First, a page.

Number of Trucks by Size

While we were able to find information about the number of trucks and their breakdown by size through the latest report of the National Transportation Statistics, the statistics provided there were from 2002. As such, we decided to triangulate the data by calculating the percent share of each class from 2002 and applying it to the most recent available figures. While it is a stretch to assume that the distribution of the number of trucks in the different classes will remain the same today as it was in 2002, it is the most reliable estimate we can come up with. Moreover, we observed that fleet growth between 1992 and 2002 and the growth observed since 2014 has remained relatively steady, which suggests that the breakdown of the number of trucks by size might not be that different compared to 2002.
  • As of 2017, the total number of trucks, from class 1 to class 8 was 151,605,435, of which 11,125,081 trucks served in commercial fleets.
  • Assuming that the growth rate (3.3%) remains similar to the period between 2014 and 2017, we can estimate that by 2019, there will be about 161,776,492 trucks in circulation.
  • The majority of the trucks, over 94%, that serve in fleets are part of very small (between 1 and 4 trucks) or small-sized fleets (between 5 and 19 trucks).
  • According to data from the FMCA, there are only 172 companies in the US that operate fleets of over 2,000 trucks and commercial vehicles.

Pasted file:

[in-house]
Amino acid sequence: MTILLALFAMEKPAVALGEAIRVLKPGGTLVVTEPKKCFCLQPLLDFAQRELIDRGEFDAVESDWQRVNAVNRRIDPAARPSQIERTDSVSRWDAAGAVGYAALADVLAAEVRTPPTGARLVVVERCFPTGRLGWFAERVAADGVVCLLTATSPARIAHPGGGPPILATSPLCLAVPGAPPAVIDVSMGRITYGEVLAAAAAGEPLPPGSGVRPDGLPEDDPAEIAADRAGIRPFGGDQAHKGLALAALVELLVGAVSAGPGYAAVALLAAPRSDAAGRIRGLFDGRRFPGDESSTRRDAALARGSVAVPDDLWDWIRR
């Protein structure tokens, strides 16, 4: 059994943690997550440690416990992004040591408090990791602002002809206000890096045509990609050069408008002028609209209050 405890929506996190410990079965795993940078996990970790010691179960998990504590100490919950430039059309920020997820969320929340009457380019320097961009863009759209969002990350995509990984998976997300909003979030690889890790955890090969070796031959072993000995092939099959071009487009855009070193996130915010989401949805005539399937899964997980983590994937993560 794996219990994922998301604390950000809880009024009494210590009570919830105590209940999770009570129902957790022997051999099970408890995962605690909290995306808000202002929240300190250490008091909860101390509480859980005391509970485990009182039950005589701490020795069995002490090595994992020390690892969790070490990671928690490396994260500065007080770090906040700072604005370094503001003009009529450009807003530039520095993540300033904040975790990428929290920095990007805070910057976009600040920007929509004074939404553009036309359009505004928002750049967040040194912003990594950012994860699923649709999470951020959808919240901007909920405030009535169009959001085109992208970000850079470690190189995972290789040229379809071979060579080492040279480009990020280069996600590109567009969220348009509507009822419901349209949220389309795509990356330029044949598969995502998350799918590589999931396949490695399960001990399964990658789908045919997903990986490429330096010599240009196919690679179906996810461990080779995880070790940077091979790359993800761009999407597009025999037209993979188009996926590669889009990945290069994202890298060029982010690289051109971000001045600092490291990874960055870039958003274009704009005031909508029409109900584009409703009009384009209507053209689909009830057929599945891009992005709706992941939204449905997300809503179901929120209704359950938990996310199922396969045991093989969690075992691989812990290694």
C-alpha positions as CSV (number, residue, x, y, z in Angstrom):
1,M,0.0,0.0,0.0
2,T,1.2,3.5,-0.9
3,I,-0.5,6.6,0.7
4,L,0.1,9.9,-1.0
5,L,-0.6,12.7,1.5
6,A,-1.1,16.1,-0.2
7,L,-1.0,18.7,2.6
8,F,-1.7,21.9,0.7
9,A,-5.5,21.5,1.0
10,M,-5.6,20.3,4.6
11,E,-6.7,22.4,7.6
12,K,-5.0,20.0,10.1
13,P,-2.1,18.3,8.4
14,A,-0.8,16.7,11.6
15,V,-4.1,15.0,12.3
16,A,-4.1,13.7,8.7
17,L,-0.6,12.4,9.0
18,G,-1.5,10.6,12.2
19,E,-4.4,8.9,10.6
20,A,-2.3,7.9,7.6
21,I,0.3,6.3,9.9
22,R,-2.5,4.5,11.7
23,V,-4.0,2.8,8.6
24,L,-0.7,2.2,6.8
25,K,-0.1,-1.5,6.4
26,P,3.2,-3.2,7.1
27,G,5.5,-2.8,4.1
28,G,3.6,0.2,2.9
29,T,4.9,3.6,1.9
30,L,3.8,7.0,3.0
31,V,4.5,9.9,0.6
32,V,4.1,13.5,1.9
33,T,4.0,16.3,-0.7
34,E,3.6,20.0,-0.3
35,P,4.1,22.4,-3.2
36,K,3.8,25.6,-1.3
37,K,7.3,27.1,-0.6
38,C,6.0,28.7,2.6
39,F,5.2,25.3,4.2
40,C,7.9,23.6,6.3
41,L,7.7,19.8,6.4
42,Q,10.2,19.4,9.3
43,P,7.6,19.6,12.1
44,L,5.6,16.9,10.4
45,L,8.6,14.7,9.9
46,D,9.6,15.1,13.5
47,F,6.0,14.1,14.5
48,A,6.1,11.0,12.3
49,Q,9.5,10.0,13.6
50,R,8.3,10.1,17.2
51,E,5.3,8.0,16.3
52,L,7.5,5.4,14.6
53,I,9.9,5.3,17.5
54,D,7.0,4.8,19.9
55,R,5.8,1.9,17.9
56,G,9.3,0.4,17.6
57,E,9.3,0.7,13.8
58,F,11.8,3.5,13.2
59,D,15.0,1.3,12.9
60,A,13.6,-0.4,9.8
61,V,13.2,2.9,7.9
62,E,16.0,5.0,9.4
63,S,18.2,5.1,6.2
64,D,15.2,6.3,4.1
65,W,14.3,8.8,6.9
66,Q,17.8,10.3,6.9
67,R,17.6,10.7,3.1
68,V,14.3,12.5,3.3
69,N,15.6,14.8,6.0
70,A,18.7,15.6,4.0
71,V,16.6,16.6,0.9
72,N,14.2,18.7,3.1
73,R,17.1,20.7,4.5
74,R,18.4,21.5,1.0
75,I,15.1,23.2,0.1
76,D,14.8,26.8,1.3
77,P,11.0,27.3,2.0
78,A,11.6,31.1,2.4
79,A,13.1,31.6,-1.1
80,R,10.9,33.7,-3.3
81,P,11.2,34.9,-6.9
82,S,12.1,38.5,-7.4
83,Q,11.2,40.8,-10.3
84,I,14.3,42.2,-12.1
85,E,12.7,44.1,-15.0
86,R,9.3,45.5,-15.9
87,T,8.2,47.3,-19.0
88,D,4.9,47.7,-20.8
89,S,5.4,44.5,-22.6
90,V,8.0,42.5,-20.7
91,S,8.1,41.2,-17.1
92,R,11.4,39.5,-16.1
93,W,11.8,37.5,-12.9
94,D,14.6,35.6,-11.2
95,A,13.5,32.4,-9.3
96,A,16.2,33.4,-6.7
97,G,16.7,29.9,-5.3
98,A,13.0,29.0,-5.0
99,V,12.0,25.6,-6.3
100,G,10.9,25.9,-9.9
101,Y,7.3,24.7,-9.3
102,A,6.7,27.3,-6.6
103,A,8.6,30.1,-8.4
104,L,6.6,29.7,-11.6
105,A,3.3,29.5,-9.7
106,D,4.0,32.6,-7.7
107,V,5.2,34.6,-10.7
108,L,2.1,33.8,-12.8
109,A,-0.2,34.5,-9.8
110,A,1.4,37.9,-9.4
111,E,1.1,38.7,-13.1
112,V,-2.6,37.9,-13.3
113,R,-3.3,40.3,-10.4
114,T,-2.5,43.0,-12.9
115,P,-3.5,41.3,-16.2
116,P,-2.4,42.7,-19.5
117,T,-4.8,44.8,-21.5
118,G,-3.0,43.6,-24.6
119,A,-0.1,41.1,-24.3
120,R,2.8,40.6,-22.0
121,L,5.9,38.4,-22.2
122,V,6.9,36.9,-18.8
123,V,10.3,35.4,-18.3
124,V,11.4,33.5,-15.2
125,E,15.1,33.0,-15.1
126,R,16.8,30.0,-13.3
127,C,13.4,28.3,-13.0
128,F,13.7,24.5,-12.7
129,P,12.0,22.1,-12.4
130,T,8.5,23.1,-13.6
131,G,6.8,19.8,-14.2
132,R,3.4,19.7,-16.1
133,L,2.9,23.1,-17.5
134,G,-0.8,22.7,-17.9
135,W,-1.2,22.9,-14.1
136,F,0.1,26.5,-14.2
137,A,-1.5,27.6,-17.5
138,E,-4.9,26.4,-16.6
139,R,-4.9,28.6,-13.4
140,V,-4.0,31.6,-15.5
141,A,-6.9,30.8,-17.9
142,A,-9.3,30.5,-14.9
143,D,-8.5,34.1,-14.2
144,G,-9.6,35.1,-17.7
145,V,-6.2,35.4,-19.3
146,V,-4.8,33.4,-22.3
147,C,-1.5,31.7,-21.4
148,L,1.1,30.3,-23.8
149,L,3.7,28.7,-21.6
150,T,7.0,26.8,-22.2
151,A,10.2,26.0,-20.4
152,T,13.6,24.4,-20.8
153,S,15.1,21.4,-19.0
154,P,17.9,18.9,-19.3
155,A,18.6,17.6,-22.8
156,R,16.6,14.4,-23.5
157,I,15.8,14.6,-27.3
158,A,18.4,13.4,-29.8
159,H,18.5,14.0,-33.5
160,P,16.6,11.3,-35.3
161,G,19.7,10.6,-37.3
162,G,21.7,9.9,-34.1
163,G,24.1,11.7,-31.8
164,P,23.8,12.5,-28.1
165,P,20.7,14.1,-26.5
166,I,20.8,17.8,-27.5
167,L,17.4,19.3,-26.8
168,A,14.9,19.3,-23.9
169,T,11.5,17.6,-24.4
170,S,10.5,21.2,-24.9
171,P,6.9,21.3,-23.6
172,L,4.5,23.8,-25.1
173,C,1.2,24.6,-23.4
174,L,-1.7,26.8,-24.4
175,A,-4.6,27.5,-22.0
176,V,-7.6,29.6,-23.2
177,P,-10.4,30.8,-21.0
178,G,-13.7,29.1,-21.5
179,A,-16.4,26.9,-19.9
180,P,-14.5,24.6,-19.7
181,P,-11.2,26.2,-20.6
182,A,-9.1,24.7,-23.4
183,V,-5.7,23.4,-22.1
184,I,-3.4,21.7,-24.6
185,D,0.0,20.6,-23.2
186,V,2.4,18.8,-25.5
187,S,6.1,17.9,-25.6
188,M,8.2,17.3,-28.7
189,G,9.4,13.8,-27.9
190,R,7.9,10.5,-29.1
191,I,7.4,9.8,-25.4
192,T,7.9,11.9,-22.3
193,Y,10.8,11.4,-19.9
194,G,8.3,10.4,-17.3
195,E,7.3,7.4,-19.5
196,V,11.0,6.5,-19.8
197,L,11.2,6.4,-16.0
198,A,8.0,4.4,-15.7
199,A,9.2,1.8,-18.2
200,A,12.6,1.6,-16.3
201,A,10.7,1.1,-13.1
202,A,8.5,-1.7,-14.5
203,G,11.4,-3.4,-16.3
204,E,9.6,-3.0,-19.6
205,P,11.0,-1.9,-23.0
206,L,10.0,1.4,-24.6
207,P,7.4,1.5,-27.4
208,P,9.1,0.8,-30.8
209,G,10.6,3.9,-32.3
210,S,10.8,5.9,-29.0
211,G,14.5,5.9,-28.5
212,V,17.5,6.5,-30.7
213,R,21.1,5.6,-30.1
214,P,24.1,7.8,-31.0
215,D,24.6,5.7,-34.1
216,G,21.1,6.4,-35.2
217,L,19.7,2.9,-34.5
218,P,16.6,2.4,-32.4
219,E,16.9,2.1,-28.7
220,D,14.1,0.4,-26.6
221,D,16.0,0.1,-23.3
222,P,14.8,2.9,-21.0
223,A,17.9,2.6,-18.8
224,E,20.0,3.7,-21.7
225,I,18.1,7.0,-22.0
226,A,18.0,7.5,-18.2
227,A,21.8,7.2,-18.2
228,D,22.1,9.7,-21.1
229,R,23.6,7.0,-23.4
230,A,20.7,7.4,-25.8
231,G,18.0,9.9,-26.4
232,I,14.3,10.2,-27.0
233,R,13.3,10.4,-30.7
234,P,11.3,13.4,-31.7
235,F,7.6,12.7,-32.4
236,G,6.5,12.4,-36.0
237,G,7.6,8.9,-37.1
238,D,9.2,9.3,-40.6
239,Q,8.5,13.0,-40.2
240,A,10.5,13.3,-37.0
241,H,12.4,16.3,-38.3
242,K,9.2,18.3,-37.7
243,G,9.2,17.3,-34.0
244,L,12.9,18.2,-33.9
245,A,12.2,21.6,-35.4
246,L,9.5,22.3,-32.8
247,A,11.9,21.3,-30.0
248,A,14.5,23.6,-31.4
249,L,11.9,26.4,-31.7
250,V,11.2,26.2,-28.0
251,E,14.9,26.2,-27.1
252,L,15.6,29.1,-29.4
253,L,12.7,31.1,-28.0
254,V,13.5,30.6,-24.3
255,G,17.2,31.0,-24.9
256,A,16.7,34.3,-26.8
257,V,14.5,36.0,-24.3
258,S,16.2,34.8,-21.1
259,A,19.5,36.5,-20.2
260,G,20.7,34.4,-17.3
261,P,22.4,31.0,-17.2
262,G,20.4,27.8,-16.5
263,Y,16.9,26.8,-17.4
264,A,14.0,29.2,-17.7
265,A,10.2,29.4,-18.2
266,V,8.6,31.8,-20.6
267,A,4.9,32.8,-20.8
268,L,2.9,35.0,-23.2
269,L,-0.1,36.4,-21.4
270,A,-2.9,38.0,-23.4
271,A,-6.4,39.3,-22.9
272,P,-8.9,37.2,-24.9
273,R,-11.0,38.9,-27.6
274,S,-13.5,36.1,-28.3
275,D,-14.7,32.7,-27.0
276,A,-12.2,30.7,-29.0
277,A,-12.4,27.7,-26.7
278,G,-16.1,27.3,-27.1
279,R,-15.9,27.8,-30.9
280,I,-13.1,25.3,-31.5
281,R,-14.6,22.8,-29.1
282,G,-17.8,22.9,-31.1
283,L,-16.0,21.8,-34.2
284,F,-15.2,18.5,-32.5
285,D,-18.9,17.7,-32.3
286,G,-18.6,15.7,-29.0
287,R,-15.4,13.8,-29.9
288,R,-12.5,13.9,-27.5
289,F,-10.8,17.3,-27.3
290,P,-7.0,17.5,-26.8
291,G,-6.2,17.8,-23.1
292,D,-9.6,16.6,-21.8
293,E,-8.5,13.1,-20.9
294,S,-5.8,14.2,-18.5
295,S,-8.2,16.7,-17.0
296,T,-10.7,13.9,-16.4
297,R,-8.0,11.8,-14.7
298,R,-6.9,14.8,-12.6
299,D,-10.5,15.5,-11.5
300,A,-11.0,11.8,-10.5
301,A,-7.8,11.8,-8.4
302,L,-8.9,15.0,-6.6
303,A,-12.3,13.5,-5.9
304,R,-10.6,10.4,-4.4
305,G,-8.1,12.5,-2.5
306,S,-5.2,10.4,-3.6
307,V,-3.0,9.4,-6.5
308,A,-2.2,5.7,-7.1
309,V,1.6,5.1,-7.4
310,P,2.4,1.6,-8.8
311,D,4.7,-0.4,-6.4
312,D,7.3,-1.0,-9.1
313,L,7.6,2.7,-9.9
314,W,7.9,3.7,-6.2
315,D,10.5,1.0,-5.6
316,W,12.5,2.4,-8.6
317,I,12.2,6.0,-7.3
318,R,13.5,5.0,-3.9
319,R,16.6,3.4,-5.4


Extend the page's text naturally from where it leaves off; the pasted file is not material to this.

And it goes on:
• According to the National Transportation Statistics, the majority of trucks operated in the United States were light trucks (class 1 and 2) and super heavy-duty trucks (class 8). The breakdown is as follows:
    • Class 1 trucks (less than 6,001 lb): 73.52% (62,617,300 / 85,174,800)
    • Class 2 trucks (between 6,001 lb and 10,000 lb): 20.13% (17,142,300 / 85,174,800)
    • Class 3 trucks (between 10,001 lb and 14,000 lb): 1.34% (1,142,100 / 85,174,800)
    • Class 4 trucks (between 14,001 lb and 16,000 lb): 0.46% (395,900 / 85,174,800)
    • Class 5 trucks (between 16,001 lb and 19,500 lb): 0.44% (376,100 / 85,174,800)
    • Class 6 trucks (between 19,501 lb and 26,000 lb): 1.07% (910,300 / 85,174,800)
    • Class 7 trucks (between 26,001 lb and 33,000 lb): 0.51% (436,800 / 85,174,800)
    • Class 8 trucks (over 33,001 lb): 2.53% (2,154,100 / 85,174,800)
  • Assuming that the distribution of the number of trucks in the different classes will remain the same today as it was in 2002, the breakdown is as follows:
    • Class 1 trucks (less than 6,001 lb): 118,938,077 (0.7352 * 161,776,492)
    • Class 2 trucks (between 6,001 lb and 10,000 lb): 32,565,608 (0.2013 * 161,776,492)
    • Class 3 trucks (between 10,001 lb and 14,000 lb): 2,167,905 (0.0134 * 161,776,492)
    • Class 4 trucks (between 14,001 lb and 16,000 lb): 744,172 (0.0046 * 161,776,492)
    • Class 5 trucks (between 16,001 lb and 19,500 lb): 711,817 (0.0044 * 161,776,492)
    • Class 6 trucks (between 19,501 lb and 26,000 lb): 1,731,008 (0.0107 * 161,776,492)
    • Class 7 trucks (between 26,001 lb and 33,000 lb): 825,060 (0.0051 * 161,776,492)
    • Class 8 trucks (over 33,001 lb): 4,092,945 (0.0253 * 161,776,492)

Truck sales by size and use by industries

  • According to data from Statista, class 3 and class 8 trucks were the most sold in 2019.
  • Over 327,000 class 3 and 276,000 class 8 trucks were sold that year.
  • Classes 5, 6, and 7 all saw sales just bellow 100,000 trucks.
  • Class 4 was by far the least sold truck type, with only 22,000 units sold.
  • According to the National Private Truck Council (NPTC), truck fleets are deployed in many different industries, including, utilies services, food production, oil and gas, home services, sanitation, construction, retail/wholesale, and manufacturing.